Sunday, February 14, 2010
I am just back from a week of no internet connection and my withdrawal was serious indeed. While my quilting benefited from my inability to surf my favorite blogs for hours on end, I was so afraid of missing that perfect dish. Would I ever be able to catch up on all that deliciousness?
Since DSO and I celebrated Valentine's Day on Saturday night with a wonderful dinner overlooking the Gulf of Mexico, I wanted something I knew he was craving (pasta), but something that would get my eating back on track. Thanks to wonderful seafood options, no serious damage was done during our week away, but now it's time to get serious and get those last pounds gone! So...what to make?
Tetrazzini is an American pasta dish that generally includes a cream sauce, mushrooms, and either chicken, turkey, or seafood. It is said to have been invented in San Francisco and named after the famous opera singer of the early 1900s, Luisa Tetrazzini, who lived there for many years.
Since I began blogging, I've tended to neglect many of our old favorites, which is a shame. Since our weather here is still cold and bleak, I was in the mood for some comfort food. Pasta in a creamy sauce fit the bill for both of us.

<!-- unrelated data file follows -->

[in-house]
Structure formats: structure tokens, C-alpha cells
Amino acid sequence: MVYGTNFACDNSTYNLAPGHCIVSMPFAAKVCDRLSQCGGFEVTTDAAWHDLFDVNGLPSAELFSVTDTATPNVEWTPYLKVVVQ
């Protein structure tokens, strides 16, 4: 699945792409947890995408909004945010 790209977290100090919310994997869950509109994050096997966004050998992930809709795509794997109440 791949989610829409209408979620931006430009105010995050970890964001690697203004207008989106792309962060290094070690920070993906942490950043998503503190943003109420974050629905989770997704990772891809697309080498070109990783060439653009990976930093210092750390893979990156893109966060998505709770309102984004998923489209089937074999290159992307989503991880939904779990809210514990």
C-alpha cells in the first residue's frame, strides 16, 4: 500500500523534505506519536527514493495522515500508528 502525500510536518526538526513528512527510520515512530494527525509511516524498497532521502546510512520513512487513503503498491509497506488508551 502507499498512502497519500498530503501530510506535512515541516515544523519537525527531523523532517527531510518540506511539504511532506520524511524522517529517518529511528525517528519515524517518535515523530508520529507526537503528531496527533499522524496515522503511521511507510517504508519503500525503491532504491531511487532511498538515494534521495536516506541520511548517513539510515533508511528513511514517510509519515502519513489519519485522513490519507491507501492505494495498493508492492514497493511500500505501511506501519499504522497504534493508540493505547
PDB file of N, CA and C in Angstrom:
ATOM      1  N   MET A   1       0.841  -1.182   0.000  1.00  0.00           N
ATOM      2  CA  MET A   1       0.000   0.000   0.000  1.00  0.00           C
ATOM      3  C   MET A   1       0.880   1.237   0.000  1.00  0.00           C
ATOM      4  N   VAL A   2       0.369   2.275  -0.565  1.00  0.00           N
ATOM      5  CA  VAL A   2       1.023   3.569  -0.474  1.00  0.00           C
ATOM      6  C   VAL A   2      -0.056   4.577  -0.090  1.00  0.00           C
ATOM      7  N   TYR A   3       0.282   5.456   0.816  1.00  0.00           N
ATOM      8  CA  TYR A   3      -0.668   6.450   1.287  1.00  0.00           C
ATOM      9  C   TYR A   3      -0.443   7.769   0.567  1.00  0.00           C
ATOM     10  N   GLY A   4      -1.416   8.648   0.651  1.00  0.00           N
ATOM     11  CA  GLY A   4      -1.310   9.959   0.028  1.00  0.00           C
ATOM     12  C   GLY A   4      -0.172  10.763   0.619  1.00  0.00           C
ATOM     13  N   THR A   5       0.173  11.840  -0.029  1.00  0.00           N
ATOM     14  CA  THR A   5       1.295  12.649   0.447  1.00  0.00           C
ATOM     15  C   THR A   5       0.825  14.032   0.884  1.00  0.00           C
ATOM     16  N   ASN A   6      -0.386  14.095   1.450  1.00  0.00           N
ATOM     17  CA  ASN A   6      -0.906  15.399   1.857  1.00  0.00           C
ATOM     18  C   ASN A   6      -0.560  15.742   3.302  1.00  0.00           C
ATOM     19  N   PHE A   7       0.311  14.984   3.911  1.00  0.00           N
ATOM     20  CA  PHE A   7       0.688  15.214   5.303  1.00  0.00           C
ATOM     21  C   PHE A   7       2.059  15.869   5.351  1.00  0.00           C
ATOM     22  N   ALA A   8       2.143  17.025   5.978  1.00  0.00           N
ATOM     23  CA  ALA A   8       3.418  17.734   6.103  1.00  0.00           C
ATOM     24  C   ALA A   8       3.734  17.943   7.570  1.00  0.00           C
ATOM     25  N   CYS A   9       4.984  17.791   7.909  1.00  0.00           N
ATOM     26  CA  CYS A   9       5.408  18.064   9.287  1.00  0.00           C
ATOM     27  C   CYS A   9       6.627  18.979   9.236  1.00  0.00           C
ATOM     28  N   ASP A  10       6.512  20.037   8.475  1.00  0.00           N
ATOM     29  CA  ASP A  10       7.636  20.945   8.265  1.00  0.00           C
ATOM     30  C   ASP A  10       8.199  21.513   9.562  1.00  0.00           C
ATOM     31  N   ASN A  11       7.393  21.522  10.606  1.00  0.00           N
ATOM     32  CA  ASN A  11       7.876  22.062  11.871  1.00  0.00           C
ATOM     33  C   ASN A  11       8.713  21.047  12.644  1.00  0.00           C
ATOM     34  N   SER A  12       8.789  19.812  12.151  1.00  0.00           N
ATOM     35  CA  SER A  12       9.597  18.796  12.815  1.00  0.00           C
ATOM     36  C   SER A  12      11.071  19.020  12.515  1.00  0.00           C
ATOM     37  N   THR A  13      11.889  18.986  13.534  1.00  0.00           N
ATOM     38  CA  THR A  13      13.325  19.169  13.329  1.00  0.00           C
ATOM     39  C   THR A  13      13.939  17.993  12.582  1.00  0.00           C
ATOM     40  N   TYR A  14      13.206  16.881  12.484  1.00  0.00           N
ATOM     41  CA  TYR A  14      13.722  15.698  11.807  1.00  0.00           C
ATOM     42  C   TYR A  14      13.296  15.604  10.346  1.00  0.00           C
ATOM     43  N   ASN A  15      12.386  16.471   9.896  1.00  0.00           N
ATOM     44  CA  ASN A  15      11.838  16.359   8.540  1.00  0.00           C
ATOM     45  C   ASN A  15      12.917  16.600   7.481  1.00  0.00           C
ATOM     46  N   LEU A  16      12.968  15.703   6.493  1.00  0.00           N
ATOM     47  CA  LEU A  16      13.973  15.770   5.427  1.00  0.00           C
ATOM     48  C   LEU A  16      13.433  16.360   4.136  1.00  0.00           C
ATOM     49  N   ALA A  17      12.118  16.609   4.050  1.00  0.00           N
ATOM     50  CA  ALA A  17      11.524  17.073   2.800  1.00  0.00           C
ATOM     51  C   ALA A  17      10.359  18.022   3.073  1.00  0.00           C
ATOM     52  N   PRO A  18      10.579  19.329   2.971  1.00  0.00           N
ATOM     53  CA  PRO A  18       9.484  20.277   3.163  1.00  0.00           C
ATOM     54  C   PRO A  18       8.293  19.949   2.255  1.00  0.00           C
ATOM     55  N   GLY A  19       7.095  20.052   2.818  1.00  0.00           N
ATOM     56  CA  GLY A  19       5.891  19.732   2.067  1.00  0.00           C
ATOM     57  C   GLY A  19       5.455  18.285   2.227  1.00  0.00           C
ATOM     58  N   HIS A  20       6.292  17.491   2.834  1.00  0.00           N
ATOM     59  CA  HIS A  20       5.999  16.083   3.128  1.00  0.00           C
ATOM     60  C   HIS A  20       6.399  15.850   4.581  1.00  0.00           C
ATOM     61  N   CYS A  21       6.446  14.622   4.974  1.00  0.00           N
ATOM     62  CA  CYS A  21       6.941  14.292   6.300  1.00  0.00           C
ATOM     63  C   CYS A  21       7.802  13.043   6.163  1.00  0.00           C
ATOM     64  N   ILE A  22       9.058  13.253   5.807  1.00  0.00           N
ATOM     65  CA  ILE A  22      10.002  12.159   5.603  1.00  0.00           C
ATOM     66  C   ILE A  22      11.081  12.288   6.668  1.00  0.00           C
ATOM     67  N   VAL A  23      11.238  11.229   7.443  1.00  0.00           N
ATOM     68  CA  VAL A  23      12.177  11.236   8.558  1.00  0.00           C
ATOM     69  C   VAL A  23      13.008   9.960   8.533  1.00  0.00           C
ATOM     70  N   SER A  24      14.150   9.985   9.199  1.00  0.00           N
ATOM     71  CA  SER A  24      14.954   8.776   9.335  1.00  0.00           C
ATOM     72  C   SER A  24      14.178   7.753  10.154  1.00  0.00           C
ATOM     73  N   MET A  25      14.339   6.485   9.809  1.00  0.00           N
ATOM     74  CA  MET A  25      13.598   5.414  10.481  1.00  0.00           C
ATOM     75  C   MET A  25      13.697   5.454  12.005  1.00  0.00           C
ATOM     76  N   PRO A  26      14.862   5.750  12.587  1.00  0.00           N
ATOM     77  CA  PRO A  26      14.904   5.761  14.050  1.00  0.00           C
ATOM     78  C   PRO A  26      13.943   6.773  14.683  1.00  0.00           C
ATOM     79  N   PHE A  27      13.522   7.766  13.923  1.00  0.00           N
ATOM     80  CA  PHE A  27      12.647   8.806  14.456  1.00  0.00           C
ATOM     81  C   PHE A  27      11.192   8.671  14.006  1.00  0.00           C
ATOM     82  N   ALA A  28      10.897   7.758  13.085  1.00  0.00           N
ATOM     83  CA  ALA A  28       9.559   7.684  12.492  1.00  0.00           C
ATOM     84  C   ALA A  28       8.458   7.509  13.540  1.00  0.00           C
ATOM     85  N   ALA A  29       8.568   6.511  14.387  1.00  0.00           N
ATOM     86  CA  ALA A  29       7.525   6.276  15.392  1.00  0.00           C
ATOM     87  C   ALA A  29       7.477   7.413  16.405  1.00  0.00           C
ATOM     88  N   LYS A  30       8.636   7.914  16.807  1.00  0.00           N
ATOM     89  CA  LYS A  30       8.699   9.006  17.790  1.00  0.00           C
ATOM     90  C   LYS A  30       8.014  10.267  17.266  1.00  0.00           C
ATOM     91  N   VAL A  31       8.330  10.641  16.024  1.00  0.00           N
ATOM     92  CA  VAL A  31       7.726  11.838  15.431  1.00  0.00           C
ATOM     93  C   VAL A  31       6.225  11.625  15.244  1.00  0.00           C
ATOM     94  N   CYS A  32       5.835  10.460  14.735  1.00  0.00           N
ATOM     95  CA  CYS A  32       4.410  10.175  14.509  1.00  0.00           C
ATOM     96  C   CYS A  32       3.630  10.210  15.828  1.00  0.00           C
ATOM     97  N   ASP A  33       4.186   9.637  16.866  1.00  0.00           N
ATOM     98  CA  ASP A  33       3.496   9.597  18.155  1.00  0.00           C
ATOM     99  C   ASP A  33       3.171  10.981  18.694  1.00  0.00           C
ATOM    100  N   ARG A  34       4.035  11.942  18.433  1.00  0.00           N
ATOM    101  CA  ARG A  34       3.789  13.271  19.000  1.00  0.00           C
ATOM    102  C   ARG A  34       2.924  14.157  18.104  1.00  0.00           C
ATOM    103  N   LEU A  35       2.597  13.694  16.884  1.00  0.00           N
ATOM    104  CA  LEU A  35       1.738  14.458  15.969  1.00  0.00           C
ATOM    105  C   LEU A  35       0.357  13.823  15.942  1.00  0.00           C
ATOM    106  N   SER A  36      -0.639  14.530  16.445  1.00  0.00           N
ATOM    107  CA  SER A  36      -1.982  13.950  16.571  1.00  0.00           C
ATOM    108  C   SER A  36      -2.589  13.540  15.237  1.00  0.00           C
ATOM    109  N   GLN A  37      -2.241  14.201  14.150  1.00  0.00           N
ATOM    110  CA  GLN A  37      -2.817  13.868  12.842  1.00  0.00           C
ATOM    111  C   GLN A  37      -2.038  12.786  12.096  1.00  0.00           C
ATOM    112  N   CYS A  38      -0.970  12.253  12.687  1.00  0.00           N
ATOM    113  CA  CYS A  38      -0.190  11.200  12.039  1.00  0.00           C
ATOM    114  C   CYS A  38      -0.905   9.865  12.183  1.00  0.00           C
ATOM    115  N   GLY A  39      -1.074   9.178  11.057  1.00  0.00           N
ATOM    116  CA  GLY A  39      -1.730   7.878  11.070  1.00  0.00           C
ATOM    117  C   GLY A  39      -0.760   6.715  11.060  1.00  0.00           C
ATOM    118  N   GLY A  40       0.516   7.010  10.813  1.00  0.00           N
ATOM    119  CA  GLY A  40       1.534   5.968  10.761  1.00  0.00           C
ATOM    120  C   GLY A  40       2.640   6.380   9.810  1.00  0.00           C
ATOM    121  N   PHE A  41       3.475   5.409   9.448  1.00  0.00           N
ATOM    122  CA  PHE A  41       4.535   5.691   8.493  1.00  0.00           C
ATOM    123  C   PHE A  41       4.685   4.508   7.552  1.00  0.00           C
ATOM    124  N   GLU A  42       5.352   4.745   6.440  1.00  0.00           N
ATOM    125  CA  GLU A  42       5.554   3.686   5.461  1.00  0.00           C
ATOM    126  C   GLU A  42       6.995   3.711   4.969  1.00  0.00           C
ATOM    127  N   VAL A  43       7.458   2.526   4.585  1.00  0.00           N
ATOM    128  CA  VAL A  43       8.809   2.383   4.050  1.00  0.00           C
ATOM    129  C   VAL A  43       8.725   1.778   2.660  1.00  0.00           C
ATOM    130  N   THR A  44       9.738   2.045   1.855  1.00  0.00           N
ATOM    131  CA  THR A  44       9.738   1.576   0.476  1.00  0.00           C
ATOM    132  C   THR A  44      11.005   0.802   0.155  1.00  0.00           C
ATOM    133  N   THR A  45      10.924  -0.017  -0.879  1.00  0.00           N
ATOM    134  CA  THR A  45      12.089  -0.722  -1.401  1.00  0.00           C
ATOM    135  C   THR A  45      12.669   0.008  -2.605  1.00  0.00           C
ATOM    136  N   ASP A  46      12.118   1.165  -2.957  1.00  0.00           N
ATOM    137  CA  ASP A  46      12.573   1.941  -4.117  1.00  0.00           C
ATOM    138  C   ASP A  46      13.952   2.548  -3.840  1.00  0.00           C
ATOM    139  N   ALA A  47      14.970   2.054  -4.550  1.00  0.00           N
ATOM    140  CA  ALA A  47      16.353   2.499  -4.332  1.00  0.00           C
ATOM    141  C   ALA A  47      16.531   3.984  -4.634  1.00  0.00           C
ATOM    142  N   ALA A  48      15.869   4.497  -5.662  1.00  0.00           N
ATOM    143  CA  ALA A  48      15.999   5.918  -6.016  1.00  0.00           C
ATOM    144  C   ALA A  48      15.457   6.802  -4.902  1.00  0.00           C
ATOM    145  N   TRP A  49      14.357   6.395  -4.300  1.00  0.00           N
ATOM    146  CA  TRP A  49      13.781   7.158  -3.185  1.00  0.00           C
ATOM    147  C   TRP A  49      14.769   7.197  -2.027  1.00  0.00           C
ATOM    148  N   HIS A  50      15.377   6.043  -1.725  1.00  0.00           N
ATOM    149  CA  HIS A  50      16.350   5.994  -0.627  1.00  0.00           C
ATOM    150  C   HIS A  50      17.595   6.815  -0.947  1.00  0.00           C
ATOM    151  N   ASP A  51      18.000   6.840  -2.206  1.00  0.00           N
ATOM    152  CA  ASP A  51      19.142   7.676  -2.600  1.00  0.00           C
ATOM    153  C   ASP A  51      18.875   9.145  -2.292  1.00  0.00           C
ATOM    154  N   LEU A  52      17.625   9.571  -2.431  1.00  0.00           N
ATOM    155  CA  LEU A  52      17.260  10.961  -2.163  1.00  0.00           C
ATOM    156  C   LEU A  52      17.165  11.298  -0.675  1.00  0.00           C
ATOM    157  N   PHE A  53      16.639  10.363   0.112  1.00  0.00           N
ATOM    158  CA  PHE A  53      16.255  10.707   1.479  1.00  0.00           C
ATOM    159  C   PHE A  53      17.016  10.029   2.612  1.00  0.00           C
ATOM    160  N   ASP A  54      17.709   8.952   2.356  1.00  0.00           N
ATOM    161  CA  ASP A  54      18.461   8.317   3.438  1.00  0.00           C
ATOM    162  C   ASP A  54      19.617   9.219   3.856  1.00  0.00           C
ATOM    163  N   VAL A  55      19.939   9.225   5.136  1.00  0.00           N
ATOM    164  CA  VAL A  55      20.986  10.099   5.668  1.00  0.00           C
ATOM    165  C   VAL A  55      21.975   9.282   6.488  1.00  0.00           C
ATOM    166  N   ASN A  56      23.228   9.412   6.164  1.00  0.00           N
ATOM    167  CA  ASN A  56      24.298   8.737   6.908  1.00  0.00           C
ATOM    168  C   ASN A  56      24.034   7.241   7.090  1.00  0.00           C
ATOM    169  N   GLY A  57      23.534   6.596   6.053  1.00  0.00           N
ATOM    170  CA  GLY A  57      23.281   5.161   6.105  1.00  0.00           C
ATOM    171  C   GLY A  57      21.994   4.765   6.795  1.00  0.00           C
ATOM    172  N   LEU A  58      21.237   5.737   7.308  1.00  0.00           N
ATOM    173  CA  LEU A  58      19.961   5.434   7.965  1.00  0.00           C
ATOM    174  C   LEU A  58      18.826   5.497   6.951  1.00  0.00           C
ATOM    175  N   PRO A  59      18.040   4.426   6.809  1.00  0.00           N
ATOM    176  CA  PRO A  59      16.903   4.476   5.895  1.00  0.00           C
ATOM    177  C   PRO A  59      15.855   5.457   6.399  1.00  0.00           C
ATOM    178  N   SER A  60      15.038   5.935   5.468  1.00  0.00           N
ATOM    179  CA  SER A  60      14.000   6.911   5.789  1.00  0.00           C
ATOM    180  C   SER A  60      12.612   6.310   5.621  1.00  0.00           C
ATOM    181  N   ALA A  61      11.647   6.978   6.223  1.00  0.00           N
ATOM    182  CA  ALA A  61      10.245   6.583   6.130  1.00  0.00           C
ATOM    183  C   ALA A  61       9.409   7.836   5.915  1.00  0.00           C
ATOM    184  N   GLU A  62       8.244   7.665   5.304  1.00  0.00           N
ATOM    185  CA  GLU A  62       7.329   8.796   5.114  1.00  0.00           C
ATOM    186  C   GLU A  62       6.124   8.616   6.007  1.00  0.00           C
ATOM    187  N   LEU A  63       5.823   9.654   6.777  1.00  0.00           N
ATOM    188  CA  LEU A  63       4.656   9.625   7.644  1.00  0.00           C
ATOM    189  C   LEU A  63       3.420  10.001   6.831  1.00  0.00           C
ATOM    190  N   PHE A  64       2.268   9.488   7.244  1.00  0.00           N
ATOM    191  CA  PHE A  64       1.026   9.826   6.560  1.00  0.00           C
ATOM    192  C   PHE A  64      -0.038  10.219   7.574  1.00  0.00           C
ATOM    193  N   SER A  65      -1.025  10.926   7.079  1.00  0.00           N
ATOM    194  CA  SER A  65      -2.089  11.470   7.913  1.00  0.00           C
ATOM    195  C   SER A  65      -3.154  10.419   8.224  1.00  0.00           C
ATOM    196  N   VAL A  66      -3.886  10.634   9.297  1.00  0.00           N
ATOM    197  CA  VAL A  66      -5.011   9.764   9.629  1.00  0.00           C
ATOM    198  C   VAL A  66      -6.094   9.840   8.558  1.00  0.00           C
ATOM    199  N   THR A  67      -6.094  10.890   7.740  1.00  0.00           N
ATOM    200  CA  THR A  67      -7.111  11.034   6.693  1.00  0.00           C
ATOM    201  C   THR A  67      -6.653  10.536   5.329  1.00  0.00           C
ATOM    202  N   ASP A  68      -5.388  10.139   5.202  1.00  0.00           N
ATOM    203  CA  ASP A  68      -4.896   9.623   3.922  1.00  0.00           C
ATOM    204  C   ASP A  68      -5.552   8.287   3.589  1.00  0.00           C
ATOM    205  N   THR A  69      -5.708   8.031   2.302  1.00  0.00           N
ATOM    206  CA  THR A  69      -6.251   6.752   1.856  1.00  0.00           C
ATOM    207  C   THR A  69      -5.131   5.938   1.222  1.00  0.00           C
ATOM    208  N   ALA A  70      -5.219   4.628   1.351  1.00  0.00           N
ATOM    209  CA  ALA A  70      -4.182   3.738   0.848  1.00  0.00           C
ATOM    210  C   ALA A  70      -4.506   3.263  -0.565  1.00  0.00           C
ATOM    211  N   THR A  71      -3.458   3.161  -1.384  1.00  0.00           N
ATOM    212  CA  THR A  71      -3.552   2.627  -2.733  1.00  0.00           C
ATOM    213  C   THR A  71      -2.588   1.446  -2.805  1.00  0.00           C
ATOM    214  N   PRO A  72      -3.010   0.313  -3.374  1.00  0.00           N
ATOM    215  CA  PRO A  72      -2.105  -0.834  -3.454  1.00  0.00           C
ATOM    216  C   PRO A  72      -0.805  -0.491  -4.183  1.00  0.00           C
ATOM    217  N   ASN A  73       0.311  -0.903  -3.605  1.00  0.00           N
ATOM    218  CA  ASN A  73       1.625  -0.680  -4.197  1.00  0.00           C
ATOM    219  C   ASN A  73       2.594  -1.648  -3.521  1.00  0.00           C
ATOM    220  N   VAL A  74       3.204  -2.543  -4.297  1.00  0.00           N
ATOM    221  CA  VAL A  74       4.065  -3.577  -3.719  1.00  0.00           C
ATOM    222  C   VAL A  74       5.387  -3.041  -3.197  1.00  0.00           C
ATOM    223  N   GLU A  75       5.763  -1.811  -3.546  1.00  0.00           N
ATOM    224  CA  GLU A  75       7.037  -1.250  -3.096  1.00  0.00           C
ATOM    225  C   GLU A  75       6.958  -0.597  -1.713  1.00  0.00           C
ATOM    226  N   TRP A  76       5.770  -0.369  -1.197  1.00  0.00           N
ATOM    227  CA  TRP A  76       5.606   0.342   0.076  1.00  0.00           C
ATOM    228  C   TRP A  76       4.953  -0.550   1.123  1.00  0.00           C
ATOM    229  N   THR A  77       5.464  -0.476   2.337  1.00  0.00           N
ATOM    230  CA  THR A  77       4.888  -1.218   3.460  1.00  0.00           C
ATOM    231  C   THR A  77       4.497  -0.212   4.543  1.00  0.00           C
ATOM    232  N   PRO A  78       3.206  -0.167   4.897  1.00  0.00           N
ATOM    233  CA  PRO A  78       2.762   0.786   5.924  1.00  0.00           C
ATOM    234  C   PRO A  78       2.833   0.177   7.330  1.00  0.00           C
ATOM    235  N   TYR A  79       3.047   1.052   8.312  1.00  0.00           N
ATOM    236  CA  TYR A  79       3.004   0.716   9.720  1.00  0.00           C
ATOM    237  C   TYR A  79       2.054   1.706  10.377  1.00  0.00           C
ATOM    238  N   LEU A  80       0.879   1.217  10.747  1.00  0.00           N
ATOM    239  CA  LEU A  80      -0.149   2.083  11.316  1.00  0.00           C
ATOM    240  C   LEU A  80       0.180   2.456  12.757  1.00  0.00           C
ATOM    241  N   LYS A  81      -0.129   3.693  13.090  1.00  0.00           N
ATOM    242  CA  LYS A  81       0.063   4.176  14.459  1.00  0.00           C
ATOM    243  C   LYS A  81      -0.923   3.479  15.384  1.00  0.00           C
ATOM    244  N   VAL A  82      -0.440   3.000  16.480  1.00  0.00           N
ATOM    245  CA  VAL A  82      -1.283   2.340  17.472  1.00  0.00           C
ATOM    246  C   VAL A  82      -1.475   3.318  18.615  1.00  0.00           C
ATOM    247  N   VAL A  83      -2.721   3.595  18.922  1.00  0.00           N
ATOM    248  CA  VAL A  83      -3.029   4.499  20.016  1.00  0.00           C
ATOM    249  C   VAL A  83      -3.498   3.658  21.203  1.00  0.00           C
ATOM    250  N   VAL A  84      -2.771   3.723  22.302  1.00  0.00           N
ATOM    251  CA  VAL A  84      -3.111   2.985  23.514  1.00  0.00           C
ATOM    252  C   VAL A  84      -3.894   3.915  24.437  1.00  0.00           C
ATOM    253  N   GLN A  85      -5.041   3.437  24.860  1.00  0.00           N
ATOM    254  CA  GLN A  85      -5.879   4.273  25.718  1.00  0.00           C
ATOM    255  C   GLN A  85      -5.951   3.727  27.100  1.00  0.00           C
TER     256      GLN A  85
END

Serves 4 - 6
(8 WW pts based on 5 servings)
12 oz farfalle pasta (bowties)
1/2 onion, finely chopped
1 red bell pepper, seeded and finely chopped
1/2 lb fresh white button mushrooms, stem removed, caps thinly sliced
2 tbs vegetable oil
1 cup chicken broth
1/2 lb turkey breast, cubed (buy a single, thick slice at the deli) - I prefer smoked turkey breast
2 tbs flour
1 cup evaporated, skimmed milk
2 tbs grated Asiago
salt and pepper to taste
Bring a large pot of salted water to a boil. Add the pasta and cook to the al dente stage.
Meanwhile, heat the oil in a large skillet over medium-high heat. Stir in the onions, peppers, and mushrooms. Reduce the heat, cover, and simmer until tender, 7-10 minutes. If the vegetables begin to stick, add a little of the chicken broth.
When the mushrooms are soft, sprinkle the flour over them and cook about 1 minute to get rid of the raw taste of the flour. Add the chicken broth and the evaporated milk and whisk as you bring the liquid to a simmer. Whisking will keep the sauce from getting lumps as it thickens.
When the liquid is simmering, add the turkey cubes. Continue to simmer about 5 minutes, until the turkey is hot and the sauce has thickened. Add the drained pasta and Asiago cheese to the skillet, season to taste, and stir to coat the pasta with the sauce. Serve immediately.
I'd forgotten how much I love the taste of this simple, healthy pasta dish. The flavors are delicate, which is why I prefer the smoked turkey to plain, roasted turkey, but the dish is deeply satisfying. The sauce is plentiful, which is a good thing since we have a good-sized bowl of leftovers.